Even my actual birthday wound up being filled with joining in on other people's stuff. A friend held a birthday party for her kids. It seemed too tacky to mention it was mine also. Evening was dinner with my daughter and her husband. It was the one day all schedules matched for getting together. Nobody mentioned my birthday then either, and I wound up with the restaurant bill. Don't get me wrong: the company itself was a real treat. It just wasn't a birthday.

Steve had listened to me vent about my cabin fever a couple weeks earlier. As a result, with his friend, I was taken out for a several hour boat ride today as my birthday present from the both of them. I not only had a great several hours on the lake, I came away with a few scenic shots, photo proof of the northern each of them caught, plus the fish Steve reeled in that we laughingly referred to as "bait". Even with him pulling the trick of holding it way in front of himself to make it nearer to the camera and look bigger, it was still little larger than his hand.

They fished several different areas of the lake and were in the process of discussing where next to fish and how. One of them asked how I was doing and I decided to confess that my butt had been cramping for the last couple hours. I hadn't even taken a water bottle out so there'd be no excuse on my part to shorten the excursion. However, it was decided it was time to get me back to the car where I'd have a comfy seat and could leave to do some needed shopping. Their plan was to head back out after dropping me and fish till they dropped. Win-win.

They put the rods away, pulled anchor, and started back to the launch at top speed: fun ride plus more fishing time for them. There was just one little hitch. The wind caught Steve's fishing hat, and as he attempted unsuccessfully to keep it on his head, he jerked the other hand which was holding his opened Coke. Most of it landed in my face.

The hat was not lost, however. It floated, and the boat did a u-turn in order to pick it up. Steve put the wet hat on his head, holding it in place both to keep it on and try to preserve its shape. Of course he was sitting upwind of me, and the boat's renewed high speed drove the water running off the hat all over me as well!

Good thing I have a sense of humor.

For the record, both guys helped me step down into the boat safely before our trip. For the return, three extra adults were involved! Those are high steps on an unsteady platform, and I'm sticking with that excuse.

But excuse me. It's time for a wash-up.

Sunday, September 4, 2016

Finally Found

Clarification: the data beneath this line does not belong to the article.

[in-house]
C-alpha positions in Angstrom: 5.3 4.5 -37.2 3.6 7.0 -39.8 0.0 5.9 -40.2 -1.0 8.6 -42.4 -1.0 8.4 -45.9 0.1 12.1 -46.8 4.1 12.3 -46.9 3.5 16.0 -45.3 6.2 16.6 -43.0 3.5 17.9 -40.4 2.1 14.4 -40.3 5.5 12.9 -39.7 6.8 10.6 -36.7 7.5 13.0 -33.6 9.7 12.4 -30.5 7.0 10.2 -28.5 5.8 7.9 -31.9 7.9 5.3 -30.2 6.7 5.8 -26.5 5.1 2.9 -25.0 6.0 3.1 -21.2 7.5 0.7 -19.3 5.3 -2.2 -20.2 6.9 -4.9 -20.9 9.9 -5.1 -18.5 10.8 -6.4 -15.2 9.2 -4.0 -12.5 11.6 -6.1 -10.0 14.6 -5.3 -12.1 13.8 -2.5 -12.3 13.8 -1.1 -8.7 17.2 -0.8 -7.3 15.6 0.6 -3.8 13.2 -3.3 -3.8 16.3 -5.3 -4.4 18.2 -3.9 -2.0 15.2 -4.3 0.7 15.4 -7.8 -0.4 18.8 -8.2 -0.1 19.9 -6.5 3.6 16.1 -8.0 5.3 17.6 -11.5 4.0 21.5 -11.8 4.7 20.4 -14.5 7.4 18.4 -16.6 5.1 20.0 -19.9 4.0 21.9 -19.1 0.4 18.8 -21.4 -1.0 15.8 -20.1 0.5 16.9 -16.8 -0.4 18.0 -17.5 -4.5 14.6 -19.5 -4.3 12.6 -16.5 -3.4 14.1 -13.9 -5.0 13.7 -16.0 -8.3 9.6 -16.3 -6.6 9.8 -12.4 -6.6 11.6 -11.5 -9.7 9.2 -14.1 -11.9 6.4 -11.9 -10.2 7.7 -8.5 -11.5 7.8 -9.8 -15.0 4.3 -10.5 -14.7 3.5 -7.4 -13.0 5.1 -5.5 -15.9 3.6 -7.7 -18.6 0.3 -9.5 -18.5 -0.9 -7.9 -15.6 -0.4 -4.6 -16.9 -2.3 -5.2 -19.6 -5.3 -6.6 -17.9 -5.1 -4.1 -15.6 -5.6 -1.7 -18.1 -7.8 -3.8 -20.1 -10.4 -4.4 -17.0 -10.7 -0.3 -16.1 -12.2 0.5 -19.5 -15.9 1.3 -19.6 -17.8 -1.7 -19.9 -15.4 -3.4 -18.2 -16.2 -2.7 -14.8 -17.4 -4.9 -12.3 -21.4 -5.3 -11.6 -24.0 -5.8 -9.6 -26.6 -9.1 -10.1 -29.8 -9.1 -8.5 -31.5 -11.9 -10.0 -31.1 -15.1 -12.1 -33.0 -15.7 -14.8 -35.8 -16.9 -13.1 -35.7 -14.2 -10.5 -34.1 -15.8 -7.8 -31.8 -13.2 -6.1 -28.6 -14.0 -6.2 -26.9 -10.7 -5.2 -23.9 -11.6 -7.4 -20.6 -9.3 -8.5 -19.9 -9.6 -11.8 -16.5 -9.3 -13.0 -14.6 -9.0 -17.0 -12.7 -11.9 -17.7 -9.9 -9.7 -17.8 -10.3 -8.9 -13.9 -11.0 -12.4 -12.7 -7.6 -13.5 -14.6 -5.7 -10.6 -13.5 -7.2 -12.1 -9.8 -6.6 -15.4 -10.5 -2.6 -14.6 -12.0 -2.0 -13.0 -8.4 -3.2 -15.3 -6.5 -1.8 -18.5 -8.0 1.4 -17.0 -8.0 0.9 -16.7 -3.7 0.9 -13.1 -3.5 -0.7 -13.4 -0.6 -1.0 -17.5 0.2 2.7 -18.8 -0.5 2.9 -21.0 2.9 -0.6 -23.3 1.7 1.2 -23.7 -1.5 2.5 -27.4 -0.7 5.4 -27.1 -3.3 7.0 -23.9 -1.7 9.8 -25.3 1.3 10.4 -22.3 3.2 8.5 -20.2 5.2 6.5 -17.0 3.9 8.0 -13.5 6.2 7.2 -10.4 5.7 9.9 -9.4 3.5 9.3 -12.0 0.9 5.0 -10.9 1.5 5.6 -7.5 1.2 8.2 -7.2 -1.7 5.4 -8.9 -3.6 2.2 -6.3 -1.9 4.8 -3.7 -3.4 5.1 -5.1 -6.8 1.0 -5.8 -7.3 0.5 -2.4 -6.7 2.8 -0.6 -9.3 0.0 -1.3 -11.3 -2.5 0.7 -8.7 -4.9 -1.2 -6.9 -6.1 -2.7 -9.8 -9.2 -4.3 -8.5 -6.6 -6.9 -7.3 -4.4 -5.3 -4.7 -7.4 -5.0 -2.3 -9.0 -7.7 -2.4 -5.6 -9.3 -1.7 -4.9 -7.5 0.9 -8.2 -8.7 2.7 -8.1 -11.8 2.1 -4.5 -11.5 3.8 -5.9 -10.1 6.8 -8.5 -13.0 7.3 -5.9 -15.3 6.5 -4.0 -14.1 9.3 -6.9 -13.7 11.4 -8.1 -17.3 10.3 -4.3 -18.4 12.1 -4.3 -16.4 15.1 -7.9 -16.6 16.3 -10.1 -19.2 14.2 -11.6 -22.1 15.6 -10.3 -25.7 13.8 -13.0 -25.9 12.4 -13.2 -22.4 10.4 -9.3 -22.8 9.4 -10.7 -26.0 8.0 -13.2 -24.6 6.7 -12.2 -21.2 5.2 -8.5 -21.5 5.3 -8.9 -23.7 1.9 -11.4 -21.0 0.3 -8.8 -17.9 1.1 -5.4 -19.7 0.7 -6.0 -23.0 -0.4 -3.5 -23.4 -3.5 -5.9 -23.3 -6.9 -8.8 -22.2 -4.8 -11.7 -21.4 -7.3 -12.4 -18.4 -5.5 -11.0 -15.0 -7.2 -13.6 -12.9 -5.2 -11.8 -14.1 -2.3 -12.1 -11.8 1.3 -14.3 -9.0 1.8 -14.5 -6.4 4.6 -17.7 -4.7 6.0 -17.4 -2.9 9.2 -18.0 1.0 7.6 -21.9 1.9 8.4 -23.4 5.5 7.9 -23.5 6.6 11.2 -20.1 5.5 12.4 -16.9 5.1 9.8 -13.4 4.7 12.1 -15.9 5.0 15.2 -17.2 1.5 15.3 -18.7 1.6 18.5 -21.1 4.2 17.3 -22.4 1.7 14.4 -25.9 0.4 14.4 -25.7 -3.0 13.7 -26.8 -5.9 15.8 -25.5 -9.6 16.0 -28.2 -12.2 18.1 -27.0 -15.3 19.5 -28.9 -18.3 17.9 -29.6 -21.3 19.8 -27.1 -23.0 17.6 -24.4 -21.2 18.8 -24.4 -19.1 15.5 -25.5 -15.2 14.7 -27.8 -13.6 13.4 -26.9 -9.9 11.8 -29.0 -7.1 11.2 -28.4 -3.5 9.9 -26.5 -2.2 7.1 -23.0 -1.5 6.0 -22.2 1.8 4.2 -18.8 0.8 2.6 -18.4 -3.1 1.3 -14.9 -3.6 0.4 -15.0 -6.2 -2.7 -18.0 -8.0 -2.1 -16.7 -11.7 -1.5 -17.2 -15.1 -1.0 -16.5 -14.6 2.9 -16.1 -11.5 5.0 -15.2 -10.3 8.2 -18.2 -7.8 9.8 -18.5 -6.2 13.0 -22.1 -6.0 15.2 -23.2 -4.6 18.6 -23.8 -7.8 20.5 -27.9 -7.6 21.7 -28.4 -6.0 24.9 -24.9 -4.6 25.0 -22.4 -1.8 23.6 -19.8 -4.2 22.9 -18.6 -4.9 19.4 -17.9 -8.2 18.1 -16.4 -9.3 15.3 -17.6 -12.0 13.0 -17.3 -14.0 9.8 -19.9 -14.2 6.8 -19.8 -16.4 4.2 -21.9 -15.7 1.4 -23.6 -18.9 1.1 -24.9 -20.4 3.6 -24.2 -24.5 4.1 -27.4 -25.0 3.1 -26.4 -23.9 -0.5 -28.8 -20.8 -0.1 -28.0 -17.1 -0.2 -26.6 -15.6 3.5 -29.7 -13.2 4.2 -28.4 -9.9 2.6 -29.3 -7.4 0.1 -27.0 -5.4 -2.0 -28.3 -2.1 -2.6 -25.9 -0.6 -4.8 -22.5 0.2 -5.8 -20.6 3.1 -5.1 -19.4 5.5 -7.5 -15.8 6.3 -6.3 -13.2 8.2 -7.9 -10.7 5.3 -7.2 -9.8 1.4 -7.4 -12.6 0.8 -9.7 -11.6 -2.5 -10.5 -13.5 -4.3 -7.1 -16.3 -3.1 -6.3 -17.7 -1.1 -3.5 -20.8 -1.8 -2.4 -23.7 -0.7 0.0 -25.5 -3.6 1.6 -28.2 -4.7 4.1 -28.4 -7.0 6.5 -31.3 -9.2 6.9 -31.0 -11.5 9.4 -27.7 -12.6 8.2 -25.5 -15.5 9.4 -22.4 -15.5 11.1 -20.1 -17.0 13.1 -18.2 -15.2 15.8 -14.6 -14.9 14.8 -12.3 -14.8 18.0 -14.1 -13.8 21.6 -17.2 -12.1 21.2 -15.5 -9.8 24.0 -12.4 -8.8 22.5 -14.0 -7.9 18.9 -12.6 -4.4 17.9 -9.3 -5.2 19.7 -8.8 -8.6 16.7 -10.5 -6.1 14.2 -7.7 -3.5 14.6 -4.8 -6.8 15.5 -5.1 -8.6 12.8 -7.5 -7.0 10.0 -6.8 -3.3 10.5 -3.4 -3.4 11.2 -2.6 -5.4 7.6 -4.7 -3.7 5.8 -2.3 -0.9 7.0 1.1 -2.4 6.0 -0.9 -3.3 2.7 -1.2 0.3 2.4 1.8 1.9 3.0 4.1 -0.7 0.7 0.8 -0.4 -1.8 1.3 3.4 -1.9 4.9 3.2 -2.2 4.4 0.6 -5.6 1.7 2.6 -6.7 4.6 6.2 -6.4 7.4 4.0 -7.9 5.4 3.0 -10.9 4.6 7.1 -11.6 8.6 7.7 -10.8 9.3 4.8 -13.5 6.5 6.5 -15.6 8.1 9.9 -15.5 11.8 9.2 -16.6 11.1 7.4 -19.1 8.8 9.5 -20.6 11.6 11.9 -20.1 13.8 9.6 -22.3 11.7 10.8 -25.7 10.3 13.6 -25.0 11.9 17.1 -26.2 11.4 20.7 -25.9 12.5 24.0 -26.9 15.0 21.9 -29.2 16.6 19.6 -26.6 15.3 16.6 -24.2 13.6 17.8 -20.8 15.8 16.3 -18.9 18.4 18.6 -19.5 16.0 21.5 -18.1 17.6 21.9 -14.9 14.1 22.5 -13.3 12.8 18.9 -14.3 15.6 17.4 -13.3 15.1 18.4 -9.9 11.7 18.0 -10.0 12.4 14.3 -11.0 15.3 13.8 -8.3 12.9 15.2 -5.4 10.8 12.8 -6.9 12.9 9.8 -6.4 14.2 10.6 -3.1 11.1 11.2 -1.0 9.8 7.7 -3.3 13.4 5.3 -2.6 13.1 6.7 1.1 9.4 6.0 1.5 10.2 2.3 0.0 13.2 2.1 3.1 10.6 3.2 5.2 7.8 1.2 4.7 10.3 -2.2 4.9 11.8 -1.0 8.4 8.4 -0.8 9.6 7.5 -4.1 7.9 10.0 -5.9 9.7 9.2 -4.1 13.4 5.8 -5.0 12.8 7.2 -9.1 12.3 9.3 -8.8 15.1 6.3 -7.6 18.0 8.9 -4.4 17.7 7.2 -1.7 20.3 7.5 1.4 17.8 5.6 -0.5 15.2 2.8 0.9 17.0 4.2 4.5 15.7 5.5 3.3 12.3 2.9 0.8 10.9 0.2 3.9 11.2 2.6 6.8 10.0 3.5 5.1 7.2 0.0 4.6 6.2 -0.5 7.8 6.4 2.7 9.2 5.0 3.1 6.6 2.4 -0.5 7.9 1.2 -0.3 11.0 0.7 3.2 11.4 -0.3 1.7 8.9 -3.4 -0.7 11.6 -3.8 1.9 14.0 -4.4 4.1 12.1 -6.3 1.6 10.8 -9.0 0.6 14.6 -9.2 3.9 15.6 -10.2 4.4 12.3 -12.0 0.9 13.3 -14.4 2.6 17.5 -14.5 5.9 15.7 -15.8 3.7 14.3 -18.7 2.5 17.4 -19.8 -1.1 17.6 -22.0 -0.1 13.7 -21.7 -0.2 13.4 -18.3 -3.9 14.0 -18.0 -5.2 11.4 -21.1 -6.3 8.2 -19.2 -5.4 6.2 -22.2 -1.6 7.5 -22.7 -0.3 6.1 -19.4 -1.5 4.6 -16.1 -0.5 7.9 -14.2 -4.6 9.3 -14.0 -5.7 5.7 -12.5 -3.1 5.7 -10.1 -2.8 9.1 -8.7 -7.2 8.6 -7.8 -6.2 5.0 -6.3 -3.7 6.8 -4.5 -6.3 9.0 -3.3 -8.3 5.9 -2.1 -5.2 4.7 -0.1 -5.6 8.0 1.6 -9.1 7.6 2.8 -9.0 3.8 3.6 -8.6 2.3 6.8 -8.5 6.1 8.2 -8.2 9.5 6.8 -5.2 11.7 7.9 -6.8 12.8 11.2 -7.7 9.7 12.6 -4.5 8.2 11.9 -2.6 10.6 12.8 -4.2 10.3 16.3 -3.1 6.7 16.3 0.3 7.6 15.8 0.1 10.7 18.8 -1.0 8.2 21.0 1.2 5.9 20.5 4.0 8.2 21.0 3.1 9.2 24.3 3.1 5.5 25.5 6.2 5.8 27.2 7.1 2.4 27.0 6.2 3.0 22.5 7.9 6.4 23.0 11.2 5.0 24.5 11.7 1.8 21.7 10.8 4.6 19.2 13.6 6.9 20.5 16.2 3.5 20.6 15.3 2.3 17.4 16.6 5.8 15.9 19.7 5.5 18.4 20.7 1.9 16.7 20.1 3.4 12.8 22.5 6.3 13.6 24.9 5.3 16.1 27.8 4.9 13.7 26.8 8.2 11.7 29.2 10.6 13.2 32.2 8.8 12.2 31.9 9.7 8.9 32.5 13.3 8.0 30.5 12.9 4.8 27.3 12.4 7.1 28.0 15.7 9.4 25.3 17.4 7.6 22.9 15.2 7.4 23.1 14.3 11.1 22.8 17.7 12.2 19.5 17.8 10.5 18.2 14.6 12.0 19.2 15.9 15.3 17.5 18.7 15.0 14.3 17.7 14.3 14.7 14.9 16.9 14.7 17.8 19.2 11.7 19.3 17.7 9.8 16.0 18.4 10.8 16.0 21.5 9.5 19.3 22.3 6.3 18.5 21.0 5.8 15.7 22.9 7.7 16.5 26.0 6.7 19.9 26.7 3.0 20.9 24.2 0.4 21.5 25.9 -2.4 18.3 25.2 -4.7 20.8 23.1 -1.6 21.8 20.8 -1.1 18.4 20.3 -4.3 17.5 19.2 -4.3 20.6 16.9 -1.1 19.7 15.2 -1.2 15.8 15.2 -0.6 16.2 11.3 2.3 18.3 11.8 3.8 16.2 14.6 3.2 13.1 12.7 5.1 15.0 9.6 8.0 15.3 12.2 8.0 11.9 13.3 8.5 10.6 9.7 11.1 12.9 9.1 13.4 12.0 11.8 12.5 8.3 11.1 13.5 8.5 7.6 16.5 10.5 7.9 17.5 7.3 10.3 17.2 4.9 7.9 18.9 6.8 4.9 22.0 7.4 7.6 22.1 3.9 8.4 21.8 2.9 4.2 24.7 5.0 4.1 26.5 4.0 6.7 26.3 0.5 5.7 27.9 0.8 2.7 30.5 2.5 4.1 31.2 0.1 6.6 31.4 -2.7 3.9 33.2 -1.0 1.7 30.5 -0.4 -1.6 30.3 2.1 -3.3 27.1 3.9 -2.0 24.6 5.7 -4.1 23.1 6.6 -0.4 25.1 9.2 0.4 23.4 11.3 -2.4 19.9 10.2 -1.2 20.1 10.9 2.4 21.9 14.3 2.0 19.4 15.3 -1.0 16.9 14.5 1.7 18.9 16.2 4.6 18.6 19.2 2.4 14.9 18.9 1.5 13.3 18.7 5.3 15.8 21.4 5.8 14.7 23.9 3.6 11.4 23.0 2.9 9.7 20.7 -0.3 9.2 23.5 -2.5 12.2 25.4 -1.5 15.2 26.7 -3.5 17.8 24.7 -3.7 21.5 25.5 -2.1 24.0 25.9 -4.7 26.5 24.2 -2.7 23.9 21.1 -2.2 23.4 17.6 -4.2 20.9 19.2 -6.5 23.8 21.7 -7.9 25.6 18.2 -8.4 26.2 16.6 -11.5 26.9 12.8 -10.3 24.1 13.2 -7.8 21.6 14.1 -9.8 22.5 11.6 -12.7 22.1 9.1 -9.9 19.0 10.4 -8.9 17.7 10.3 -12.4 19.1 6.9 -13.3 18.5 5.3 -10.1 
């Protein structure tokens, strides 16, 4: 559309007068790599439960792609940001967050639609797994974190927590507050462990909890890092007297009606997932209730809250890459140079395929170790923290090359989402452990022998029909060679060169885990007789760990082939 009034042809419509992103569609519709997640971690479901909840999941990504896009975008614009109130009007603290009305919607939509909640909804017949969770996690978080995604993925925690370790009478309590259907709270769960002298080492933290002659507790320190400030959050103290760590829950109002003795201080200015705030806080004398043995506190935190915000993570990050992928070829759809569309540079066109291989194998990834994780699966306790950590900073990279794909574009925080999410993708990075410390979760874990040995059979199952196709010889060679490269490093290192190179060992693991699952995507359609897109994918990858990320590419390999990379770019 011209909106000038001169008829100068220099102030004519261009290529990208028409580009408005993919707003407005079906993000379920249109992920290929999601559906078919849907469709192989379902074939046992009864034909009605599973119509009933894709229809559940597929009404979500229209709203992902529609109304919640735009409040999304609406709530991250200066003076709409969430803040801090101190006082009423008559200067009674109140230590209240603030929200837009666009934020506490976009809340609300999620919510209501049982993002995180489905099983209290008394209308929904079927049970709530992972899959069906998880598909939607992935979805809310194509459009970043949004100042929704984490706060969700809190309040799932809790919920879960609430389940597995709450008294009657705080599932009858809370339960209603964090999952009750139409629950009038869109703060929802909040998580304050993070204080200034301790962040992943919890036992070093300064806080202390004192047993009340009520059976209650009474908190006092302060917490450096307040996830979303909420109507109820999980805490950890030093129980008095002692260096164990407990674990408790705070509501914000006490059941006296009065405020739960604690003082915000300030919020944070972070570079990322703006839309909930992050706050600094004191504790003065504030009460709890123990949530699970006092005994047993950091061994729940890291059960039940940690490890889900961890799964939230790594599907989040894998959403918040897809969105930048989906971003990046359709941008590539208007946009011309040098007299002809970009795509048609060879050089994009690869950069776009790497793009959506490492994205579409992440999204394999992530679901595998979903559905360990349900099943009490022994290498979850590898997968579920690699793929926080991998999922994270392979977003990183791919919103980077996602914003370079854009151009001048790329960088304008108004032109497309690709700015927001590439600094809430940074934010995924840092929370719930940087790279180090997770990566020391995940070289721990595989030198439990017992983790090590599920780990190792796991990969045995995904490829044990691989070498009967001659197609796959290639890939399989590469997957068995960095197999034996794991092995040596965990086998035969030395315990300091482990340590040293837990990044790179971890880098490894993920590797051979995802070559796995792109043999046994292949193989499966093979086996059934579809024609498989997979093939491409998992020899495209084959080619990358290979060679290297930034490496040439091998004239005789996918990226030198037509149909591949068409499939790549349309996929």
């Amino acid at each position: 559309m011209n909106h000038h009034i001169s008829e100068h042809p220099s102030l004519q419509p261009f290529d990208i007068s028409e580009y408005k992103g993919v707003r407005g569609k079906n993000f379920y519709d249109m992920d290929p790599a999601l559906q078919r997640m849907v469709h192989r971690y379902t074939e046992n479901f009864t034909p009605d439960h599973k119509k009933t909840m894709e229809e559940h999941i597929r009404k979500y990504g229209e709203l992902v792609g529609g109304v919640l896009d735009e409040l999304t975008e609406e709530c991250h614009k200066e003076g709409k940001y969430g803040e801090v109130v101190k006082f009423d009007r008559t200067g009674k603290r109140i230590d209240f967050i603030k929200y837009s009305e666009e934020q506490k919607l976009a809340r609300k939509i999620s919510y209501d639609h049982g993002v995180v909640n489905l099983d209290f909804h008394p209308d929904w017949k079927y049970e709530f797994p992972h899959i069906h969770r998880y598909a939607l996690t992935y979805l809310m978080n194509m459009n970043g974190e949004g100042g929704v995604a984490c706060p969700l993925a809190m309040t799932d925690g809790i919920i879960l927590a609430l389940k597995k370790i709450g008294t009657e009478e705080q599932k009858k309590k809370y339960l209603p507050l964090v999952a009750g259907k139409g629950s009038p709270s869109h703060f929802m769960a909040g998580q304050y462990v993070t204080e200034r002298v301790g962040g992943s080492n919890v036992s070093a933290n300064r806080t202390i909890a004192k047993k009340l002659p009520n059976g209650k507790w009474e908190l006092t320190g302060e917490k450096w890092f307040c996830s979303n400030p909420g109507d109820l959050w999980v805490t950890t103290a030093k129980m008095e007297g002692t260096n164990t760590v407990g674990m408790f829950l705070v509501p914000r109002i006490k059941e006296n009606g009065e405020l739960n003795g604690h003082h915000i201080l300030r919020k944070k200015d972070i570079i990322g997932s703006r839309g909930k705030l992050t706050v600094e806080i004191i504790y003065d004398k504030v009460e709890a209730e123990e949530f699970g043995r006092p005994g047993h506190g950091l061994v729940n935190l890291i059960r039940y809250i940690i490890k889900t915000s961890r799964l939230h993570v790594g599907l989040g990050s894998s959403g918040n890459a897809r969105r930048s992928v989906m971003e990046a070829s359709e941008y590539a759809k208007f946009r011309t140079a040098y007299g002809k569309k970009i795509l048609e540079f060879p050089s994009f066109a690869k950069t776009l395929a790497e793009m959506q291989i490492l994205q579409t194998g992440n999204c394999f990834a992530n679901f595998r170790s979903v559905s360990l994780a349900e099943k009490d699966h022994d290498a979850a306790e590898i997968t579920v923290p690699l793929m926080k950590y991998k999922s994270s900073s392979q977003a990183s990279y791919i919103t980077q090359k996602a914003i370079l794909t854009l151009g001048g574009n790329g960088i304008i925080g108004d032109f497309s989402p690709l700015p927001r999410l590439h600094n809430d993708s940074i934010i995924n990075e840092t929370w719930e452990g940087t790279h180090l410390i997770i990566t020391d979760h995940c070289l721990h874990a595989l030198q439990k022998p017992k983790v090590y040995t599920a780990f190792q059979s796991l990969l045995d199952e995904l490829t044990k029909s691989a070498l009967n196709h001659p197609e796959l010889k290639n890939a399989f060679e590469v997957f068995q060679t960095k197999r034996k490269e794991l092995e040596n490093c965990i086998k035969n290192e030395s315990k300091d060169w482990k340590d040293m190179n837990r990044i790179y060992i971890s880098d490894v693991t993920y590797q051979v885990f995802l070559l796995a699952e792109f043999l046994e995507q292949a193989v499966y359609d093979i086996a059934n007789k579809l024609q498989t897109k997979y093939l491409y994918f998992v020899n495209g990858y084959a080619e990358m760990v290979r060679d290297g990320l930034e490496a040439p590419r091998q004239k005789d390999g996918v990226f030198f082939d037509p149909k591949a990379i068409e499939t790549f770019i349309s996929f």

For those of you who have moved out of state in the last - what? 27 or fewer years? - and have missed the news, young Jacob Wetterling's body  has finally been found. As most of us have always assumed, other than his mother and possibly other family members, he was murdered nearly immediately after his abduction and buried in a farm field. His murderer finally led the authorities to the spot. Identification has been officially verified.

For those who have no idea who he was, he was a ten-year-old boy out bicycling on an October afternoon  on a rural Minnesota road with another young boy when a vehicle pulled over, grabbed him, and sped away.

We were never allowed to forget him. His adorable picture and his story reappeared regularly, his mother got very involved with missing children organizations and even ran for political office. She also very publicly never gave up hope. That word was made into a sign across the front of their house, where the family still lives.

There are so many ways to look at this tragedy. Start with the relief that it was never your child - or the horror that it was also yours but without the press coverage. Whether you applaud the mom who refused to lose hope or, while understanding, held absolutely no nope yourself for any kind of good outcome for Jacob, one can still appreciate the courage and determination to spend all those years fighting for all those lost children.

The unthinking catch phrase now that he is found is "closure". There is no closure, there is only loss, and grief, and finally the knowledge of what happened with imagination filing in all the horrible missing details for as long as people are still alive who remember him. Or just heard about him. The pain remains, the hope has ended. Someday, given enough time, perhaps for those who knew Jacob, the love may become the strongest part of the legacy left behind. The rest of us can put our hope in that.